‘Bloody Awful’: The Reality of Home-Schooling Inequalities

Elizabeth Fitton

There are currently 12 children’s learning books on the Amazon Best Sellers Book Charts.With the third national lockdown dragging in a second round of home-schooling kicking and screaming, parents are turning to the largest online retailer for numeracy, handwriting and phonics workbooks. From “Practise with Peppa: First letters” to various ‘writing workbooks’, learning resources are making their debut in the Amazon charts. Begging the question: why are parents ordering these materials? 

The workbooks in the charts are aimed at pre-school and primary school children. This may be because children ages 3-9 are much more dependent on their parents for learning support compared to secondary school children. But I’d argue it most likely suggests parents of children this age are actively seeking out extra materials for their children beyond the work set by teachers. It seems, then, work sent from schools is not adequate in either content or quantity- or both- for a day’s home-schooling. 

It is great that parents are actively contributing to their children’s learning by buying them these extra workbooks. However, it generates a much wider problem: access to education. While the “Collins Addition and Subtraction Ages 5-7” workbook and its literacy companion “Handwriting: Ages 5-7” are only £2.99 and £2.34 respectively, other items such as Read Write Inc’s “Phonics Flashcards” are currently number 21 in the chart and sold for £6.99. 

These materials- readily available to students in classrooms- have now become resources children can only access if their parents can afford them. This is going to have a knock-on effect on academic development as children whose parents can afford these resources are inevitably going to make greater progress than children whose parents cannot. 

Home-schooling is undoing the previous progress that has been made in closing the attainment gap, which disproportionately impacts children from lower socioeconomic backgrounds. Research recently released by The Sutton Trust reveals that “40% of children in middle class homes are doing over 5 hours [of school work] a day, compared to 26% of those in working class households”. Surely, this- among several other reasons- is because working class households cannot afford to access the same quantity of learning resources as middle class households.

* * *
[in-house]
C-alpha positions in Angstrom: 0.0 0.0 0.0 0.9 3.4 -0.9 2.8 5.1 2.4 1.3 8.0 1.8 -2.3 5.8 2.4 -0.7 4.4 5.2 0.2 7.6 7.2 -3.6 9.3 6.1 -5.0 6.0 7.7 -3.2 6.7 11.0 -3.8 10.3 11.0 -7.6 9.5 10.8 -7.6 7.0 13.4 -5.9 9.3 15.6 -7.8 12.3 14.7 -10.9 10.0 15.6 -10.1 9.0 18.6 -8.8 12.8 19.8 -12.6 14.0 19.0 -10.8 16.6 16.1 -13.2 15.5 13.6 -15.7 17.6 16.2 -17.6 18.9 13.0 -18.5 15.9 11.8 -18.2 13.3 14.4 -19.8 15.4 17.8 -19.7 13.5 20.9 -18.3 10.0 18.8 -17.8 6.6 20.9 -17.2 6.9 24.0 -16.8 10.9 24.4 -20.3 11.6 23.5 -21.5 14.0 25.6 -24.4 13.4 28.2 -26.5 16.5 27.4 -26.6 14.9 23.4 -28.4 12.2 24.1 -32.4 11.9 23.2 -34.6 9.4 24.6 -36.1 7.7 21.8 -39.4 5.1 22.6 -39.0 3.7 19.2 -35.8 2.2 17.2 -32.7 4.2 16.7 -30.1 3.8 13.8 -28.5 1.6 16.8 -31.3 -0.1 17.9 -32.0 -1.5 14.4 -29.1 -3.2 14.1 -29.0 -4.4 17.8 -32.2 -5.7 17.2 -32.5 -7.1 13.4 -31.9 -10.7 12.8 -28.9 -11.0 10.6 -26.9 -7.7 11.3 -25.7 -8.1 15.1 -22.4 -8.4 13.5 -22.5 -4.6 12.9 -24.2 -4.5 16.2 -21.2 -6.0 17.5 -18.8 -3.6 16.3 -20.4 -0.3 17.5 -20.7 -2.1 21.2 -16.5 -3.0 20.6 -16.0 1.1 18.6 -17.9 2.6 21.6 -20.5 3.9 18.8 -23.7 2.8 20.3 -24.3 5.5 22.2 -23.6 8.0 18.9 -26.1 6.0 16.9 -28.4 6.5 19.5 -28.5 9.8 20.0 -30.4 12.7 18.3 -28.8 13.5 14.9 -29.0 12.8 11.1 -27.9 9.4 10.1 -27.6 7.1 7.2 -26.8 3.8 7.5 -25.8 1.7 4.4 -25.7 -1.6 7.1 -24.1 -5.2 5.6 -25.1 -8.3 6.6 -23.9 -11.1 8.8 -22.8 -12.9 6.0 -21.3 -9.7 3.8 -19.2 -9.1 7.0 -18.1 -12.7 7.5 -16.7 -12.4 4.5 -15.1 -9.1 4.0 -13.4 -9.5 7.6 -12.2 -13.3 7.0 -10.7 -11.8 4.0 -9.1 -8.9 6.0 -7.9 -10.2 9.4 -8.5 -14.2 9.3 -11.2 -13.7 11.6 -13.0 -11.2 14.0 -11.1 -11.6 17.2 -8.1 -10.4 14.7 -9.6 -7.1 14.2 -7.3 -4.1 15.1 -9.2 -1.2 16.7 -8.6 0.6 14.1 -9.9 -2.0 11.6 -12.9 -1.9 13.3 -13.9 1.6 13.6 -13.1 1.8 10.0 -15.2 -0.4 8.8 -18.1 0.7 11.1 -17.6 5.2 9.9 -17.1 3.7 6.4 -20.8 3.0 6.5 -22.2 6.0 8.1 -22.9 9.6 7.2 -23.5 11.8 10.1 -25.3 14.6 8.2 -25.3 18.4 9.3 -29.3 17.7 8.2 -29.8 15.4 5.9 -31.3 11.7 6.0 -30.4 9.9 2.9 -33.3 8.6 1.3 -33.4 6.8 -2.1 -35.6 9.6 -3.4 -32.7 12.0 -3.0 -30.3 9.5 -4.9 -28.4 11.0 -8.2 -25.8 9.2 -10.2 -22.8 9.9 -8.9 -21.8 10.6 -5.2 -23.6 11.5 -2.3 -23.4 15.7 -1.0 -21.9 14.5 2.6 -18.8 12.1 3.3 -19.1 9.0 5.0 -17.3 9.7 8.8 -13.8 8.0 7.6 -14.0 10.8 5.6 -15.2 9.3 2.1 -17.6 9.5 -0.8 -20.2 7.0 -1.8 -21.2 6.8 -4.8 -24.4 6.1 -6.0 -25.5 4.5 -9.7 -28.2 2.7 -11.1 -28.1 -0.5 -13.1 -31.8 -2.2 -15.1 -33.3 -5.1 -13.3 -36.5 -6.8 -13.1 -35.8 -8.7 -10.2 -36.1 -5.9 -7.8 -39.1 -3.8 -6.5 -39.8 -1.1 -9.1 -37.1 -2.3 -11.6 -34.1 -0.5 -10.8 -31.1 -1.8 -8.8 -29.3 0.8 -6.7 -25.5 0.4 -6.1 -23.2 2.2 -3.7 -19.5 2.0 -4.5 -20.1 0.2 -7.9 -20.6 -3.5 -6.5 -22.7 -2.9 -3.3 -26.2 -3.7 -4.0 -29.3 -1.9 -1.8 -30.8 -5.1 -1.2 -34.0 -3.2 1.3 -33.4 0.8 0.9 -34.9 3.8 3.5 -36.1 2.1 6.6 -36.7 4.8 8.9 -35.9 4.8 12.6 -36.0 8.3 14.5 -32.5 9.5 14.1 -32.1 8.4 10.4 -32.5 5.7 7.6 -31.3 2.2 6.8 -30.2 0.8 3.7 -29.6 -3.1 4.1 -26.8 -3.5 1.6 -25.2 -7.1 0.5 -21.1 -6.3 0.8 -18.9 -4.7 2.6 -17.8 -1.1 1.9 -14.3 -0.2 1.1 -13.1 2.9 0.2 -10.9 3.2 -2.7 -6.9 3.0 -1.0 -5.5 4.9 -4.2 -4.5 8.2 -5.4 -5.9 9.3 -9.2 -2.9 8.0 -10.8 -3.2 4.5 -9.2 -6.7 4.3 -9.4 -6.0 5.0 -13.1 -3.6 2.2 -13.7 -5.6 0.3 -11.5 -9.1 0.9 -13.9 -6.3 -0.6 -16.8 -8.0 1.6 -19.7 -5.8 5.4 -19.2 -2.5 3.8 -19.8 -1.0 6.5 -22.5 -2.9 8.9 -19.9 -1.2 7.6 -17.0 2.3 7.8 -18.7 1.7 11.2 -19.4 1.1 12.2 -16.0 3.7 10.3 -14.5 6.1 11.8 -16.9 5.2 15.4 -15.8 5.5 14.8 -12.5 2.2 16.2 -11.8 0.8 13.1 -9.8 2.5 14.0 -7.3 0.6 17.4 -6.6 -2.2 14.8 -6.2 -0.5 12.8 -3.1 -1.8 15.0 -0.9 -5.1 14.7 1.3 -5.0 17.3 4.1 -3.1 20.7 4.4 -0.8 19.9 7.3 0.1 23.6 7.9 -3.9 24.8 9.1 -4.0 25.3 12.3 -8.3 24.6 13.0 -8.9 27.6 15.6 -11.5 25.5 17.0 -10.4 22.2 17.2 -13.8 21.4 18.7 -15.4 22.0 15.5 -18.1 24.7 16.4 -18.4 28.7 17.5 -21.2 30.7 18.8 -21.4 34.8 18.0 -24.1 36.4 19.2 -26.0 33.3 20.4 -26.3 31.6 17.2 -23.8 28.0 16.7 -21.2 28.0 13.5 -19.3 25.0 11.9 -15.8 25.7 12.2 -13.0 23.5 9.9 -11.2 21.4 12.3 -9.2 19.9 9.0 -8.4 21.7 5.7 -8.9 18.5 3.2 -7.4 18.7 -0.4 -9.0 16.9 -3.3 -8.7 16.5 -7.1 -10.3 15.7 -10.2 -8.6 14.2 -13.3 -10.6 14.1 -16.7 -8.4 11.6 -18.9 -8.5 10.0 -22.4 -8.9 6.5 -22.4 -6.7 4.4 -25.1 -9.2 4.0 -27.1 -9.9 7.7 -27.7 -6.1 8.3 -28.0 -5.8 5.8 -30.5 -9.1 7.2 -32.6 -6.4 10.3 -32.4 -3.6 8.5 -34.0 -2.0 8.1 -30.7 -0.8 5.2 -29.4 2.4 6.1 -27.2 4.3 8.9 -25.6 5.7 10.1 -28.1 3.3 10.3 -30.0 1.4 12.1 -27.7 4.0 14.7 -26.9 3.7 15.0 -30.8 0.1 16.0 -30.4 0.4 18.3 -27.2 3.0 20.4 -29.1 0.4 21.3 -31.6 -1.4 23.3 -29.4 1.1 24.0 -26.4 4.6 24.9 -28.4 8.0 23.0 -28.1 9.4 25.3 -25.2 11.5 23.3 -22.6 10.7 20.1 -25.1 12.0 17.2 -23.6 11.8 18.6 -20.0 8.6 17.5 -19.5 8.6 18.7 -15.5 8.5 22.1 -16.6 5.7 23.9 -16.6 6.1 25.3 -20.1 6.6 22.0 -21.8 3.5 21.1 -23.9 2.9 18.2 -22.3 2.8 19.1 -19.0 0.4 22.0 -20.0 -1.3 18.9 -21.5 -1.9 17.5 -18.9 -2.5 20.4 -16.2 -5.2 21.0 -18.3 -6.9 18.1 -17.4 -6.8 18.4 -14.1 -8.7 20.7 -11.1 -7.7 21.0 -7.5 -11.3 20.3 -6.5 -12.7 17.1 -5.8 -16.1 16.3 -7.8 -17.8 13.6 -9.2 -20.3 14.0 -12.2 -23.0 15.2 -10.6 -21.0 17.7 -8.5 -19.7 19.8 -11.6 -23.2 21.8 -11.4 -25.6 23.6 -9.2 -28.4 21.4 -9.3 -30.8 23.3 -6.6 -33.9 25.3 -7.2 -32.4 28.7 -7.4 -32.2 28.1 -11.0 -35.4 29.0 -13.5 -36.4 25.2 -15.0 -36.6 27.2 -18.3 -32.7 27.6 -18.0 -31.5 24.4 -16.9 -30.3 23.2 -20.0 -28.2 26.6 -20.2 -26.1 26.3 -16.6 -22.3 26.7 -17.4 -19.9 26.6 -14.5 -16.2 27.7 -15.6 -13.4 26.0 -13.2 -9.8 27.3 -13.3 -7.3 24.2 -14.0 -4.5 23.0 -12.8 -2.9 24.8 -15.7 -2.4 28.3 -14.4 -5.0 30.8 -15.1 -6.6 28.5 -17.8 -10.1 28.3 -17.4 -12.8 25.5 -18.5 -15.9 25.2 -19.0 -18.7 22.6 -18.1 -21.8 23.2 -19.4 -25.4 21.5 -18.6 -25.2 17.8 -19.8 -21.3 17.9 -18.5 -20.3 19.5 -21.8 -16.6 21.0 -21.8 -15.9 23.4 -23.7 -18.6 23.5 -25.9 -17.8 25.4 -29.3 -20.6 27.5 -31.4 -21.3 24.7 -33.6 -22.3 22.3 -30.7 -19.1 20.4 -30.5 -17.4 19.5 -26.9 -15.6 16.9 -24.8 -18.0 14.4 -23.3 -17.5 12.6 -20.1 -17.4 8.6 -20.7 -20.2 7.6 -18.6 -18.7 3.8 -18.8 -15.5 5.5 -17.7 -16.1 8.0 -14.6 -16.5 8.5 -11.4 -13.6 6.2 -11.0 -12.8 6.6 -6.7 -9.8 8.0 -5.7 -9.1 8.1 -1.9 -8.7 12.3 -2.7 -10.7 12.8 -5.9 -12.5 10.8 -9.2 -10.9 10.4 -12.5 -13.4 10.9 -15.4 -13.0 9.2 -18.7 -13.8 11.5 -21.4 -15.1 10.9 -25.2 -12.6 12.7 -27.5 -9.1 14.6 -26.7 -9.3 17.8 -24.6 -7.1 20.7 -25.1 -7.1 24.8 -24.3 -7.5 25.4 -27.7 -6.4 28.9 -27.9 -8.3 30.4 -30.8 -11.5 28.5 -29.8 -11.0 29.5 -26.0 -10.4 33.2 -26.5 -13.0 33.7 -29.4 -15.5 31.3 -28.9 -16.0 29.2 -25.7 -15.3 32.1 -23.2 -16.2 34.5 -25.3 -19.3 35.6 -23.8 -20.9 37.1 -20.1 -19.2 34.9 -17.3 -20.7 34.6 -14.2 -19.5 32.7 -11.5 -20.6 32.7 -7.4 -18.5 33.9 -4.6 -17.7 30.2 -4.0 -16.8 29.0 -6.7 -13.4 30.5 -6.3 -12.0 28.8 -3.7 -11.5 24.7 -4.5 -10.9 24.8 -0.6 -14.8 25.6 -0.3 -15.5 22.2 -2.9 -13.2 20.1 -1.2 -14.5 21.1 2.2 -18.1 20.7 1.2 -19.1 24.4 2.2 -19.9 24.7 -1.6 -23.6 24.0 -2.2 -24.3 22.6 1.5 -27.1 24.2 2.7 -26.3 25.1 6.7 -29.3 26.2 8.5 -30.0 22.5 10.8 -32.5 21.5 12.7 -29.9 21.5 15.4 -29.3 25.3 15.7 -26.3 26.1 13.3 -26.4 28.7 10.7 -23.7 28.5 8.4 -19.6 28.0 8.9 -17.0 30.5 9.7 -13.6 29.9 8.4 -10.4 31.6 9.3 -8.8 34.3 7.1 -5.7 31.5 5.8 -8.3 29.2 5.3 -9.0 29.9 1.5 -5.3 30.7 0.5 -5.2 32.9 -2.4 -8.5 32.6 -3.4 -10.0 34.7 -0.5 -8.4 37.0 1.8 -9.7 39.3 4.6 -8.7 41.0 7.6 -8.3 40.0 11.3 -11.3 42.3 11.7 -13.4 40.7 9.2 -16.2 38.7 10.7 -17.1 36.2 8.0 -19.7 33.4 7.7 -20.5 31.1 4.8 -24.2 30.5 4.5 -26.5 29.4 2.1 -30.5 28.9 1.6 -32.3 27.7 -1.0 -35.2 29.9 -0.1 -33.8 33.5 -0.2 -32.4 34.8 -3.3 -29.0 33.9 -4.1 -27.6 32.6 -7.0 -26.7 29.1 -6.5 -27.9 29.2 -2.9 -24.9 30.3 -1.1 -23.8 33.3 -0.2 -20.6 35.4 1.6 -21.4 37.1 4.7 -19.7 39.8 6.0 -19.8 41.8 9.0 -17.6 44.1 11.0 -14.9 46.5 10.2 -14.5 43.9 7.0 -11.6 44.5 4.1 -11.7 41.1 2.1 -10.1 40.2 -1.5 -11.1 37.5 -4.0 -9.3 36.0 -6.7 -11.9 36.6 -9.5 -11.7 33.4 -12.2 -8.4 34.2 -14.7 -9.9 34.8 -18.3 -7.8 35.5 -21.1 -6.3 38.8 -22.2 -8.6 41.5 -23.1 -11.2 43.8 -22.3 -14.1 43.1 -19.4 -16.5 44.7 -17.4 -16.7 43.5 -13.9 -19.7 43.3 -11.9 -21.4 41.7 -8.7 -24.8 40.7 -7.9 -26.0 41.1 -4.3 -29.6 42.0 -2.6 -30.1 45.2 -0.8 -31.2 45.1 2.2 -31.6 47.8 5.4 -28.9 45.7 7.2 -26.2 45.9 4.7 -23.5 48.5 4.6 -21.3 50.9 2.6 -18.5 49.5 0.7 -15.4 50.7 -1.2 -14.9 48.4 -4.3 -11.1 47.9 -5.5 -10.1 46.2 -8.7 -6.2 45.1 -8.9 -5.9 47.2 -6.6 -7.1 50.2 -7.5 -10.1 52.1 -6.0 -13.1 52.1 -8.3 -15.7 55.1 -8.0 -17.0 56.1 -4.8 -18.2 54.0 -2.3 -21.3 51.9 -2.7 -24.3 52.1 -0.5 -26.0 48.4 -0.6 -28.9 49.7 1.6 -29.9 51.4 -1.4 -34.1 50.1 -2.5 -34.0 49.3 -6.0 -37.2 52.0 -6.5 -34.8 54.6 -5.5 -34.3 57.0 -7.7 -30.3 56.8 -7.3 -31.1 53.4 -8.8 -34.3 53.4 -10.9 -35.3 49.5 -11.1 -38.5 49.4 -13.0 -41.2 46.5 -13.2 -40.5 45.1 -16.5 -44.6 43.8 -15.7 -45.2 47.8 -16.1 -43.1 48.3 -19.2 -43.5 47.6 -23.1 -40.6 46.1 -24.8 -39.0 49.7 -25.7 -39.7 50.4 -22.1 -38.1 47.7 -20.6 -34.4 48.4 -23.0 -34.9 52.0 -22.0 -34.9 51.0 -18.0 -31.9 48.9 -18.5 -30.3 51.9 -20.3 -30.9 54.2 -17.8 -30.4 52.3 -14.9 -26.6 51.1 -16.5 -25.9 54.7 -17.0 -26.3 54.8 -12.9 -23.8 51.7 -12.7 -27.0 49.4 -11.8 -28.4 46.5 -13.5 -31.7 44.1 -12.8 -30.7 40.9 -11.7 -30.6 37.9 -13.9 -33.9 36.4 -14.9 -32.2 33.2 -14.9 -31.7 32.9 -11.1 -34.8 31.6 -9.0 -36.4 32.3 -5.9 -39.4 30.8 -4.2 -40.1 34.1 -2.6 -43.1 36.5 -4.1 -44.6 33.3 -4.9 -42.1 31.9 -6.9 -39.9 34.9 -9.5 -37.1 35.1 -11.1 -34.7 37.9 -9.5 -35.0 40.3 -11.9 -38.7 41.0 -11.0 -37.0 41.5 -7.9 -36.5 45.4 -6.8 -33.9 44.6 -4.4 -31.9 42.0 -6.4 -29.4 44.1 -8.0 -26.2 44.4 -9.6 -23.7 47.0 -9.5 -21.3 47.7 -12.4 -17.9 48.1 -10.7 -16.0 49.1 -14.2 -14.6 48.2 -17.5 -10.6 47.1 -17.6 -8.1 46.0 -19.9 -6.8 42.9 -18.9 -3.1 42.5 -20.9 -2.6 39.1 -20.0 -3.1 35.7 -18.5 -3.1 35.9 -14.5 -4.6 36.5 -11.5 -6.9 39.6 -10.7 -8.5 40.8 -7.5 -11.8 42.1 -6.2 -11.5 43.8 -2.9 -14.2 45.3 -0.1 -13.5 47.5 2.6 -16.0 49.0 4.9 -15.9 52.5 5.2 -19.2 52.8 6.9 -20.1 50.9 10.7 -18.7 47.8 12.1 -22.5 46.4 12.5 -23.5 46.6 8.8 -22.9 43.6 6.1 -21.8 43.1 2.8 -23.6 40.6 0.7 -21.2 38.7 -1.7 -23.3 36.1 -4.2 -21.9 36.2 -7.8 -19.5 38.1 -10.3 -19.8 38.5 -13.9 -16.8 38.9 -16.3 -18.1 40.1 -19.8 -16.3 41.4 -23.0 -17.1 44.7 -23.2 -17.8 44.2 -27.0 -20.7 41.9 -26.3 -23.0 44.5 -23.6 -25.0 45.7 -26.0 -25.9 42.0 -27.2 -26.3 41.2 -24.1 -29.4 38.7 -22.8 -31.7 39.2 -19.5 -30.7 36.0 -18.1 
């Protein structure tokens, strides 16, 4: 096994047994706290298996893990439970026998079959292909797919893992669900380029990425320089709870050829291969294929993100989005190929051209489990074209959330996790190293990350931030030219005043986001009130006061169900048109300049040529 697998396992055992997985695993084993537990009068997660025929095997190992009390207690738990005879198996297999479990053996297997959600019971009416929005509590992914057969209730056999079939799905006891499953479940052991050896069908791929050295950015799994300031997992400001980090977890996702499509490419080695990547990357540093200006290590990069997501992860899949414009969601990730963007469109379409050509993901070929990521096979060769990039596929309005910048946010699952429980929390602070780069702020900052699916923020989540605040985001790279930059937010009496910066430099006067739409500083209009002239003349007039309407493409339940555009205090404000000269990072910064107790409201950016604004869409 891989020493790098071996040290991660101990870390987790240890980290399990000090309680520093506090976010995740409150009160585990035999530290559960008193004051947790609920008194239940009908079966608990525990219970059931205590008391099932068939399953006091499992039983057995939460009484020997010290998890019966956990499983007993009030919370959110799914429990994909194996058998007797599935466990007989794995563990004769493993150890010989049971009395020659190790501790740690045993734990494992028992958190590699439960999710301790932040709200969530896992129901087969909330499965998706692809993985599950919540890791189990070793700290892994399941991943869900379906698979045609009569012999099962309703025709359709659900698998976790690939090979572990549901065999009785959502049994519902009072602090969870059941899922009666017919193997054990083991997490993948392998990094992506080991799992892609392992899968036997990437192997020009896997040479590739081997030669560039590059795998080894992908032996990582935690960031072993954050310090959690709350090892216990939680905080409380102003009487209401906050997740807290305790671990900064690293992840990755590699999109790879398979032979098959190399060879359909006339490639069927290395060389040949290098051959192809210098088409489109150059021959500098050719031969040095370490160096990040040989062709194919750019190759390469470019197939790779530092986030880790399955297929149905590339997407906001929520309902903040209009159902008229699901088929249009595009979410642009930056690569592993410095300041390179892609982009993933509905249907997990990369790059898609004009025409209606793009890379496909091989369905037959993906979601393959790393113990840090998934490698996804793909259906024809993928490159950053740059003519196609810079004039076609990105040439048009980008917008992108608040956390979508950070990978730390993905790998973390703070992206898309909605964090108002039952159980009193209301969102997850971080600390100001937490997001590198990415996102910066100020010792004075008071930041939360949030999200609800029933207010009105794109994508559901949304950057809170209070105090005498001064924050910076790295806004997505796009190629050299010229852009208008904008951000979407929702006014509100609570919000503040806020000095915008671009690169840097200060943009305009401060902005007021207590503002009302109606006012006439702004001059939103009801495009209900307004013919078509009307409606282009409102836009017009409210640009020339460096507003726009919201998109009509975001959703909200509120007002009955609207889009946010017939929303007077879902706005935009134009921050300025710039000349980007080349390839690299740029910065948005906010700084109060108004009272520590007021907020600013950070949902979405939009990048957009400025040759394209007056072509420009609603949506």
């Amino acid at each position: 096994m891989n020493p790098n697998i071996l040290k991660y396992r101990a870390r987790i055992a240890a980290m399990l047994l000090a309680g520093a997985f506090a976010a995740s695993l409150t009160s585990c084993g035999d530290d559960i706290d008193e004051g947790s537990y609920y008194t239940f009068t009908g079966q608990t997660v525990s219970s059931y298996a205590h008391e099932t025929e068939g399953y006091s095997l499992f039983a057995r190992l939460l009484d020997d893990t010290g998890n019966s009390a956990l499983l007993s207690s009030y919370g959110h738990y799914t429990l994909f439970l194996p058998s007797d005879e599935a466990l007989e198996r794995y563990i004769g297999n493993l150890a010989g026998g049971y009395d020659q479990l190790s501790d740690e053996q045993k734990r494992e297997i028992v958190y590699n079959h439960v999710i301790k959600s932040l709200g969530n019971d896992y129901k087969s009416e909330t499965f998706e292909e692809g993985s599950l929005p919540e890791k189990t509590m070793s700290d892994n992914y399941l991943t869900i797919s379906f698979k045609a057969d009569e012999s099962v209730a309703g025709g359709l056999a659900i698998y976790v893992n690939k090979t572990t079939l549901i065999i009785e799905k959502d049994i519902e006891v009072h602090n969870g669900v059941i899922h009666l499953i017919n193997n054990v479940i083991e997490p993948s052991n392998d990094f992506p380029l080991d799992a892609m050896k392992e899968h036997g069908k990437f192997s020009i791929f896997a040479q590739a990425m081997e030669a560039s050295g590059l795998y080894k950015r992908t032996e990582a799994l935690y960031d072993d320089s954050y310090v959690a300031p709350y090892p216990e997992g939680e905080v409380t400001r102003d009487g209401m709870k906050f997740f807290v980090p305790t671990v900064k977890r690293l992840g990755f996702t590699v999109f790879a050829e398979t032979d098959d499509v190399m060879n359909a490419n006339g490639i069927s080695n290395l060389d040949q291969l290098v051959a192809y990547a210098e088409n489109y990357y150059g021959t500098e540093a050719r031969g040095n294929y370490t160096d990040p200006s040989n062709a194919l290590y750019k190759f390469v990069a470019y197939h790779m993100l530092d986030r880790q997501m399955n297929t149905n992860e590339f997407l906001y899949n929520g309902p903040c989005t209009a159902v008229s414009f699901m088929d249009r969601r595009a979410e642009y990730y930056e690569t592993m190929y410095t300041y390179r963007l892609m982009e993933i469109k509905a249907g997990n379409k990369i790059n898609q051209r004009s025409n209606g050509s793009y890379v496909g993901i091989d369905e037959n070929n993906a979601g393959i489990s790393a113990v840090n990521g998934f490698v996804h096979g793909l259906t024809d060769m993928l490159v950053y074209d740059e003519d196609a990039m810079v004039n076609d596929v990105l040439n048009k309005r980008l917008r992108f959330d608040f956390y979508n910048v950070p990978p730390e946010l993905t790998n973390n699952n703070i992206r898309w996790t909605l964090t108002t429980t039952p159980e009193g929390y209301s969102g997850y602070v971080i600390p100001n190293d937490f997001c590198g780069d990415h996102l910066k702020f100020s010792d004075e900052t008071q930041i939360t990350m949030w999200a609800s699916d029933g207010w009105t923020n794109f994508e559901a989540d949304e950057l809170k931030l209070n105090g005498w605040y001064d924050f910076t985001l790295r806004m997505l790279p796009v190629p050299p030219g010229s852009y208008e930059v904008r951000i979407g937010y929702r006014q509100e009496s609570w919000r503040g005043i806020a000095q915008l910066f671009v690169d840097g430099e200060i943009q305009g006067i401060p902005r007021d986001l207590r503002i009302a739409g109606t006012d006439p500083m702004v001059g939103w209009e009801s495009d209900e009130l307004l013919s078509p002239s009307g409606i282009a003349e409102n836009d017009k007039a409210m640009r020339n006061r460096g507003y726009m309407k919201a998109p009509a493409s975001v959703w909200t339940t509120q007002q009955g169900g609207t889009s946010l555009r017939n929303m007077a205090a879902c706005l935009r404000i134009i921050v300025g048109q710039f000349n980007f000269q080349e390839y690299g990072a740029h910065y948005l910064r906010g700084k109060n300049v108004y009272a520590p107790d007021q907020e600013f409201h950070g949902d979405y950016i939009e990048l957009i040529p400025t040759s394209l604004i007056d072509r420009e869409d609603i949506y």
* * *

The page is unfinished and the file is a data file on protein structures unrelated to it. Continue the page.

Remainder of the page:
Such disparities within education should simply not exist, but going forward, what can actually be done to remedy this unequal access to education? It would be ridiculous to suggest that parents in the financial position to do so should not be purchasing these extra materials on Amazon because of the inequality it generates. 

Instead, schools need greater funding from the government to support their disadvantaged pupils as a form of “catch-up” (a problematic term in itself). Either workbooks, like those on Amazon, should be accessible to all or schools should simply be providing children with enough work to complete a full day of home-schooling, so parents do not feel the necessity to buy extra resources to match the work children would have been receiving if they were in the classroom. Perhaps, then, parents won’t be making fake Ofsted reports rating their children’s home-schooling as ‘bloody awful’. 

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